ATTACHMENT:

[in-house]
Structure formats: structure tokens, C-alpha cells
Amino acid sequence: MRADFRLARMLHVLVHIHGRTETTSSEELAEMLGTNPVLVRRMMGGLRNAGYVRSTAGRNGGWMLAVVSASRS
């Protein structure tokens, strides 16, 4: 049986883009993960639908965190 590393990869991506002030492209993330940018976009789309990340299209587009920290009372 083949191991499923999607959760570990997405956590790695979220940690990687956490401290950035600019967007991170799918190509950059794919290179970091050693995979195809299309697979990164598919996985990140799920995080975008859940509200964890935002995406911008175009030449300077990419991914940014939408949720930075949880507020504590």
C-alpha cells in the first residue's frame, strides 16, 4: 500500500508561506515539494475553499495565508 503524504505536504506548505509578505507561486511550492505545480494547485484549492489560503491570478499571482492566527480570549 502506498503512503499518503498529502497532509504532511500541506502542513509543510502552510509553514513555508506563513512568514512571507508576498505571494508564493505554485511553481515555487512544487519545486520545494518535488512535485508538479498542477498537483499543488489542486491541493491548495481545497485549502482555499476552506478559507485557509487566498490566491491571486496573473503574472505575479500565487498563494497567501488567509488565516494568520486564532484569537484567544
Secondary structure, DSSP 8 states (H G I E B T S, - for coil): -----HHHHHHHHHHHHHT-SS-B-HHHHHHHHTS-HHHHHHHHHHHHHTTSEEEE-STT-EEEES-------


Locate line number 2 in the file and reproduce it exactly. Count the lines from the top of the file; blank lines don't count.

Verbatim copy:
Structure formats: structure tokens, C-alpha cells